4. Cover the whole bed with mulch to a depth of four inches or more. Water the mulch well. (optional: add 1/2 to 1" compost before mulch layer)
5. Continue to keep the bed moist (don't let it dry out) to keep that barrier solid and the microorganisms (microherd) happily breaking down the organic matter (which includes the weeds), therefore developing good healthy soil and a weed free area. (put your hand 3-4" into mulch to check for moisture)

6. After six months to a year the mulch will start to disappear and you will need to add more. If a weed makes its way through (you should not get but a couple), pull it carefully and replace the layers, making sure it still has paper, cardboard and mulch covering it.


7. You can plant young individual plants in the area, (waiting 3-6 mo. is recommended). Cut a small hole through the paper/cardboard that is left and push back the mulch. Make sure not to dig a hole larger than the small root ball and put the layers back in place. Then replace the top mulch layer, leaving a couple inches of space around the tender stems so they don't suffer from disease.
* For nutgrass, the soil will need to be covered like this for up to 24 months. The concept is to utilize the microorganisms to break-down the weed structure and deplete these "nuts" which are waiting to gain access to the light from above and start over again. It is said that the "nuts" can remain viable for 18 months, but just in case, we recommend waiting 24 months to make sure.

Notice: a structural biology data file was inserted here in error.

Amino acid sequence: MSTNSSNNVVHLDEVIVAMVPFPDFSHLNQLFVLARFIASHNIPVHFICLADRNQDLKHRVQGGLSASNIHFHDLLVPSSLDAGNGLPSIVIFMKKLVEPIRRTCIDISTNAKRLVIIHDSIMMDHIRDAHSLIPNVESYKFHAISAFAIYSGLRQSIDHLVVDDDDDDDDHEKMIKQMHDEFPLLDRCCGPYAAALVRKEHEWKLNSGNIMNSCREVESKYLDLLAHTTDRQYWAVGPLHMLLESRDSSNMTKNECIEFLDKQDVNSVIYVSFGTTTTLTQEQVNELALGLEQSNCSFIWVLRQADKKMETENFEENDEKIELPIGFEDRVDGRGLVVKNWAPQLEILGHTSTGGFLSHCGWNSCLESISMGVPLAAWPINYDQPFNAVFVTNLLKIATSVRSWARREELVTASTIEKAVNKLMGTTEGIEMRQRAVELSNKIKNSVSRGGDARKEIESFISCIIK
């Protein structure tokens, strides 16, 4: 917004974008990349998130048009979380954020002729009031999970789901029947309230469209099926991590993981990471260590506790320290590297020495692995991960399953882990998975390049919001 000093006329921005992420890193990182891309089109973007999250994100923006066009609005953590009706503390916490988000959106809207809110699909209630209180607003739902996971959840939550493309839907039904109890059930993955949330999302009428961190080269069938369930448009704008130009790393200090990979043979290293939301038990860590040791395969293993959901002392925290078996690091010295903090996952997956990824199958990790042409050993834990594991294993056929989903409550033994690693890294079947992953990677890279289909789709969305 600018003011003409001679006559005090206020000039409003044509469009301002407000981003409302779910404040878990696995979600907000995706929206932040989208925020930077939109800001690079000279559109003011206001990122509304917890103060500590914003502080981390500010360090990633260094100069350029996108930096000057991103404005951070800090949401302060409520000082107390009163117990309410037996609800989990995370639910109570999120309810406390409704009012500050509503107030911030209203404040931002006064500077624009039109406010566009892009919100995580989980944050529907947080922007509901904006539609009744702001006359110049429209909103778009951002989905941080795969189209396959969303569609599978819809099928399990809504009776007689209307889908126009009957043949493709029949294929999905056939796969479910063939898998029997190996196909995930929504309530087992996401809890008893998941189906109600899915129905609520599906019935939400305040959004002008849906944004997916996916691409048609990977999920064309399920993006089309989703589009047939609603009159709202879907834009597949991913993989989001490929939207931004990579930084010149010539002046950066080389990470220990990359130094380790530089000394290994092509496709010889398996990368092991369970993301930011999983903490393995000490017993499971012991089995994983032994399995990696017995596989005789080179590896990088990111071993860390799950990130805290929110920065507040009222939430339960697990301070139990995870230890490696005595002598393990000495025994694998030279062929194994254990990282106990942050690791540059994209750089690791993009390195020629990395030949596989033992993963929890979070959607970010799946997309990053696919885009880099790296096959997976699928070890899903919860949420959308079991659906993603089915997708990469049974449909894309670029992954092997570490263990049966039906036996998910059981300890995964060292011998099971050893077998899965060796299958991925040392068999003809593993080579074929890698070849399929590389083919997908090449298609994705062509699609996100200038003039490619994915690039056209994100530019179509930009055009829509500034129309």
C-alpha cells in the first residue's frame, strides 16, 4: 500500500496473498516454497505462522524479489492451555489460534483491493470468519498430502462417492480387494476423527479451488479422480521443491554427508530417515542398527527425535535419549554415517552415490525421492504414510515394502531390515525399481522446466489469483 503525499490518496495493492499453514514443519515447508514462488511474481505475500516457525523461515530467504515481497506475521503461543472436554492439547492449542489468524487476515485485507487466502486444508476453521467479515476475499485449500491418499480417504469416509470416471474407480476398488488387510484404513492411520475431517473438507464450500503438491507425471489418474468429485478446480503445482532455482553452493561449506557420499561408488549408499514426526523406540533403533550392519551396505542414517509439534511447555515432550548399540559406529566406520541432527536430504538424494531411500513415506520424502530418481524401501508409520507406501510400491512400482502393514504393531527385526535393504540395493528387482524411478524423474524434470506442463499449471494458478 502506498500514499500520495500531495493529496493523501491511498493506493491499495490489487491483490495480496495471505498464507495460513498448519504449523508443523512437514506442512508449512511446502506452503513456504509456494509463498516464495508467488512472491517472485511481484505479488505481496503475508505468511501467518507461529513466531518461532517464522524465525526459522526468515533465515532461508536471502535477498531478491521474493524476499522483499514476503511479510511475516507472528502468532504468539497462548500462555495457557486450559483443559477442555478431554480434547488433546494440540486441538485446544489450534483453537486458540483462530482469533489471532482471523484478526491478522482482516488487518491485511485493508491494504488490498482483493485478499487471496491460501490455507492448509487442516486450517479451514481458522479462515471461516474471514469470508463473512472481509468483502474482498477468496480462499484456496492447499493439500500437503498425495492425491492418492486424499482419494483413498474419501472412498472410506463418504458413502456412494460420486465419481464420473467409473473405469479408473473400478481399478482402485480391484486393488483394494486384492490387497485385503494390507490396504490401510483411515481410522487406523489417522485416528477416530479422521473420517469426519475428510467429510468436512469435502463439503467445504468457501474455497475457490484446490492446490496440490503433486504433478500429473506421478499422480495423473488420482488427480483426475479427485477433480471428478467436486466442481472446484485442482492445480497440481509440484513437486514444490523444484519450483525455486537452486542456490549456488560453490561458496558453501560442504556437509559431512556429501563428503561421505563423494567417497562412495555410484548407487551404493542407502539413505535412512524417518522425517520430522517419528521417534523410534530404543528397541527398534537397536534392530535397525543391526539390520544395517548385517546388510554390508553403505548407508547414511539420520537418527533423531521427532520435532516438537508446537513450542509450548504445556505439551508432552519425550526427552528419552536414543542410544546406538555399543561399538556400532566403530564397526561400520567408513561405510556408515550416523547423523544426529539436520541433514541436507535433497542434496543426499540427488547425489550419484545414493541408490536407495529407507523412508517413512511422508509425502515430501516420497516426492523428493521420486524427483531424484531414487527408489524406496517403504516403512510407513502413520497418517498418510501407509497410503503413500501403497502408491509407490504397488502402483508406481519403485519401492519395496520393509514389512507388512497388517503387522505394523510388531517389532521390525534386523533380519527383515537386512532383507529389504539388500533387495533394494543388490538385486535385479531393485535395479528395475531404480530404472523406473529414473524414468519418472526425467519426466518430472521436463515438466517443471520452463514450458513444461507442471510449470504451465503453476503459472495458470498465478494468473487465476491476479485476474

* There is no other natural alternative to get rid of nutgrass other than digging out all the soil down about 6 feet deep and replacing it. Not really an option. Chemicals don't do the job either, (if you were willing to do that to your soil).

For other weeds, like bermuda grass, crabgrass, or dallisgrass your problem should be taken care of the first year.
Burning "hard to reach" weeds: Flame Weeders are an alternative for persistent weeds that come up between concrete, bricks, or other hard to get to areas.